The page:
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Up-regulation of the androgen receptor co-repressor; prohibitin, leads to cell cycle arrest in an androgen dependent prostate cancer cell line; LNCaPs
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Cancer Science & Therapy

ISSN: 1948-5956

Open Access

Up-regulation of the androgen receptor co-repressor; prohibitin, leads to cell cycle arrest in an androgen dependent prostate cancer cell line; LNCaPs


14th World Cancer & Anti-Cancer Therapy Convention

November 21-23, 2016 Dubai, UAE

Sarah Koushyar

CCMRC- Cardiff University, UK

Scientific Tracks Abstracts: J Cancer Sci Ther

Abstract :

Prostate cancer (PC) is a worldwide health dilemma. Initially, PC cell growth is dependent upon androgen stimulation carried out by the androgen receptor (AR). Therapies which inhibit this androgen stimulation are initially successful until the tumor becomes non-reliant upon androgen supply through aberrant AR signaling, thus relapse occurs. Once the cancer transitions to an androgen-independent state, treatment options are scarce and prognosis becomes increasingly poor. The mechanisms for androgen independence and anti-androgen therapy resistance are inadequately understood, but may involve AR cofactors and co-repressors. Interestingly, a known co-repressor of the AR, namely prohibitin (PHB) has been previously identified to be down-regulated in metastatic PC when compared to healthy controls both in vivo and in vitro. PHB has also been shown to be down-regulated in bicalutamide resistant prostate cancer cells. PHB normally suppresses the cell cycle via unknown mechanisms; however this is disrupted upon AR activation. The aims of this project are to identify how PHB affects the cell cycle in a doxycycline inducible LNCaP cell line. Moreover, to identify key genes involved in both DNA replication and cell cycle regulation that PHB directly influences. Further, to understand how PHB├ó┬?┬?s interaction with these key genes is altered in the presence of androgen stimulation. RNA-Seq was used to assess genes that were modulated in response to PHB over-expression. These genes were then validated by SYBR green real time Q-PCR. A luciferase assay was used to assess PHB├ó┬?┬?s repressive function of genes involved in DNA replication; MCMs. FACs analysis was used to assess PHB├ó┬?┬?s effect on the cell cycle phases. An immunoprecipitation (IP) assay was carried out to identify the direct interaction of PHB and E2F1 (a known cell cycle activator) and how this interaction is altered in the presence of androgen. Increased expression of PHB showed a decreased expression in family members of the MCM, E2Fs, cyclins and an increase in cell cycle inhibitors (n=2). These results were further confirmed with real time SYBR green Q-PCR. FACs analysis demonstrates that PHB over-expression caused an increase in the G1 sub-population of cells and a decrease in the G2 sub-population. Activity of both MCM5 and MCM6 were significantly reduced in the presence of increasing concentrations of PHB, highlighted by a luciferase assay. Finally, an IP demonstrated the direct interaction of PHB with E2F1 in the WT LNCaP cell line that was lessened in the presence of androgen. Data presented here confirm that PHB plays a key role in halting the cell cycle by down-regulation of genes associated with the cell cycle. Such genes include members of the E2F family, that are crucial in progressing the cell cycle and members of the MCM family that enable DNA replication. As AR signaling initiates the repression of PHB expression, PHB over-expression could unveil mechanisms underlying the transition of PC from androgen dependence to androgen independence, that is essential to improve the limited options available at the moment for patient therapy.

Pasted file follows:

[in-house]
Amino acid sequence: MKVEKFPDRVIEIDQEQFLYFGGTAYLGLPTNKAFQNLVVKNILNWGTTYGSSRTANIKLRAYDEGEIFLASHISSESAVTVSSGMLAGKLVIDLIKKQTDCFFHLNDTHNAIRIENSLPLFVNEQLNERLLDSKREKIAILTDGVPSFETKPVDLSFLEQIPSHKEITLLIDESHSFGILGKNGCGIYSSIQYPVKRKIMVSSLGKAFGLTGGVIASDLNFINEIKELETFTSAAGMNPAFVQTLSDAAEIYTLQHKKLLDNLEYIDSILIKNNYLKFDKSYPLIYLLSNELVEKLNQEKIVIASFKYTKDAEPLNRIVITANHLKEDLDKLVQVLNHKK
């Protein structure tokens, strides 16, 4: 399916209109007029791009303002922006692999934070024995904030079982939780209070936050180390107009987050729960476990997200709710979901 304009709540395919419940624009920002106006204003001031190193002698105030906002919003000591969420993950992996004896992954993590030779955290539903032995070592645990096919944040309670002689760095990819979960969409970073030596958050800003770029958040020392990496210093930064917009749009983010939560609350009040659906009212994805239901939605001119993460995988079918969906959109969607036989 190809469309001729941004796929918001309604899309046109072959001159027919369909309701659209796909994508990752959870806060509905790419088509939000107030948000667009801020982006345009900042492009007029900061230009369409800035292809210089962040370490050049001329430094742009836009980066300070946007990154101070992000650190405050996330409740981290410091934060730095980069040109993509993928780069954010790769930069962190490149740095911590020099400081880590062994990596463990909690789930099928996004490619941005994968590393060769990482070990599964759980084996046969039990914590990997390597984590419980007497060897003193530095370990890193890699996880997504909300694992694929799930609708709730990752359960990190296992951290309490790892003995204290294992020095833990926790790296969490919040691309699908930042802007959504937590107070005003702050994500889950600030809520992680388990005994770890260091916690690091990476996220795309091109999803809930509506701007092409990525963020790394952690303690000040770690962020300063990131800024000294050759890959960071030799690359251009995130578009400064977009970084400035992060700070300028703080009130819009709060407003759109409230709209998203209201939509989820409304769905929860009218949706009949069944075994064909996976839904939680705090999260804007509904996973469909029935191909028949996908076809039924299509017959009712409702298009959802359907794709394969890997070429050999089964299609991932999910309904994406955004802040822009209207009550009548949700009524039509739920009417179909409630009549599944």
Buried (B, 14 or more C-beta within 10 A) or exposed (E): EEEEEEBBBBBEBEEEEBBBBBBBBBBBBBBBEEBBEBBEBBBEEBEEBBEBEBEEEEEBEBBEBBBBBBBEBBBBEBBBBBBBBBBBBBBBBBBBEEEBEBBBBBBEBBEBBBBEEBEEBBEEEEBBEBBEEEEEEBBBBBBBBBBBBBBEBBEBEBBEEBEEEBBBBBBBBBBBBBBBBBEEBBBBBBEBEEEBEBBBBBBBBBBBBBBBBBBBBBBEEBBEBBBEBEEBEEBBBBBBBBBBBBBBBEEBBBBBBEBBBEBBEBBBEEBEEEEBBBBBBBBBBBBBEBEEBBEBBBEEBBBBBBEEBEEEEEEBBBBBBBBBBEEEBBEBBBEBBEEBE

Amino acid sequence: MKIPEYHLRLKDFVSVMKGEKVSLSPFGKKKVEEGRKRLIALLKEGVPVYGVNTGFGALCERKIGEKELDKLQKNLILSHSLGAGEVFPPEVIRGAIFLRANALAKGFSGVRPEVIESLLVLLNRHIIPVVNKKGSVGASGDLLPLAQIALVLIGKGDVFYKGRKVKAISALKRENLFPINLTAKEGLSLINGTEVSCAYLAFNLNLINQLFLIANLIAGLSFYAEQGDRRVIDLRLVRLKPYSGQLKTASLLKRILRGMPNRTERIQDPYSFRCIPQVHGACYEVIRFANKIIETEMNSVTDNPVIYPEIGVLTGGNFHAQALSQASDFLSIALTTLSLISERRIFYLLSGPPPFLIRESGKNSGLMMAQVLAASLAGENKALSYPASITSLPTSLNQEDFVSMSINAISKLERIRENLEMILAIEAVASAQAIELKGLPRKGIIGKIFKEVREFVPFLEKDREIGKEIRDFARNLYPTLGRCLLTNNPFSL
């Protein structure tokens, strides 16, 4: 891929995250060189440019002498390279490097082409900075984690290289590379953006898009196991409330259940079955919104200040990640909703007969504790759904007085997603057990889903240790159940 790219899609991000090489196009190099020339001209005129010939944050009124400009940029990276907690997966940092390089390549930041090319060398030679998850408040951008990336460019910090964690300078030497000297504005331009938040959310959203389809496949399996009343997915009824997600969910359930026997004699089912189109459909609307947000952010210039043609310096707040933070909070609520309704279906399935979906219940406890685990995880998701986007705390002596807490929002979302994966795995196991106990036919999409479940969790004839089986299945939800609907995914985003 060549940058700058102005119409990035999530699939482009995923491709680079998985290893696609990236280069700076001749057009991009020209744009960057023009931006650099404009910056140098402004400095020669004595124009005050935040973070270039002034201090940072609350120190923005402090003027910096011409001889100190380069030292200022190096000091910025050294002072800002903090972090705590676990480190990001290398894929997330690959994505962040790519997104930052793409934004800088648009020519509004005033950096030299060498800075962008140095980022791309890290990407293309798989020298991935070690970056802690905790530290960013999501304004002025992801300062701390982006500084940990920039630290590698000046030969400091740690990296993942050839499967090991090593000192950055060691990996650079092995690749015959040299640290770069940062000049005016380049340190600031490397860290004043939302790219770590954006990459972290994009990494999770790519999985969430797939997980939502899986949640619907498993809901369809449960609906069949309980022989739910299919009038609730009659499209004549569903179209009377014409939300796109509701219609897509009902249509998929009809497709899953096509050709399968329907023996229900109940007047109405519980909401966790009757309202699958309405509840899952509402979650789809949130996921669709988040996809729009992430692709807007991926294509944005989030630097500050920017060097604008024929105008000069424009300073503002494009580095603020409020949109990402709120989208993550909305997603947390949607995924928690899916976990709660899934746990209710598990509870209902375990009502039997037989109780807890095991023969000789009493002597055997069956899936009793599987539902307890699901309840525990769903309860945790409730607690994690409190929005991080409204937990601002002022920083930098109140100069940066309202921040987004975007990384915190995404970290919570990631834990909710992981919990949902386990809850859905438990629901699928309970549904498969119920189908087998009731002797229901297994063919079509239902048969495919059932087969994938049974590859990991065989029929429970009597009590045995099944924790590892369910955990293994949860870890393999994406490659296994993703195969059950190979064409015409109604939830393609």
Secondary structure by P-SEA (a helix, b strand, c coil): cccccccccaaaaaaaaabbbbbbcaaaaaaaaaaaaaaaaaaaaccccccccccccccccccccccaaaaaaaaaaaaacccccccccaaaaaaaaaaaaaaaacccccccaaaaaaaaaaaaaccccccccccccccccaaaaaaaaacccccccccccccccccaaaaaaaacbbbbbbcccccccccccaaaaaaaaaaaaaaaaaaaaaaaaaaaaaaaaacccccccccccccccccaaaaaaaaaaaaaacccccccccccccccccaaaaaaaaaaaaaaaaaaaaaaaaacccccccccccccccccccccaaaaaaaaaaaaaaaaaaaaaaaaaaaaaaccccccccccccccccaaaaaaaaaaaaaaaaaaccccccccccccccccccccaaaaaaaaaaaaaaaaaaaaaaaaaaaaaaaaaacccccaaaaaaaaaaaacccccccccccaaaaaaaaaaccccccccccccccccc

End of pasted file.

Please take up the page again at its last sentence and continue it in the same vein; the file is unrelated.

Biography :

Sarah Koushyar has completed an undergraduate degree in Biomedical Science. She has also completed a Master’s and is now undertaking a PhD at Cardiff University. The PhD project is focused on mechanisms involved in androgen independence in Prostate Cancer. She has published two abstracts and two reviews during her PhD studies.

Email: KoushyarS@cardiff.ac.uk

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Citations: 3968

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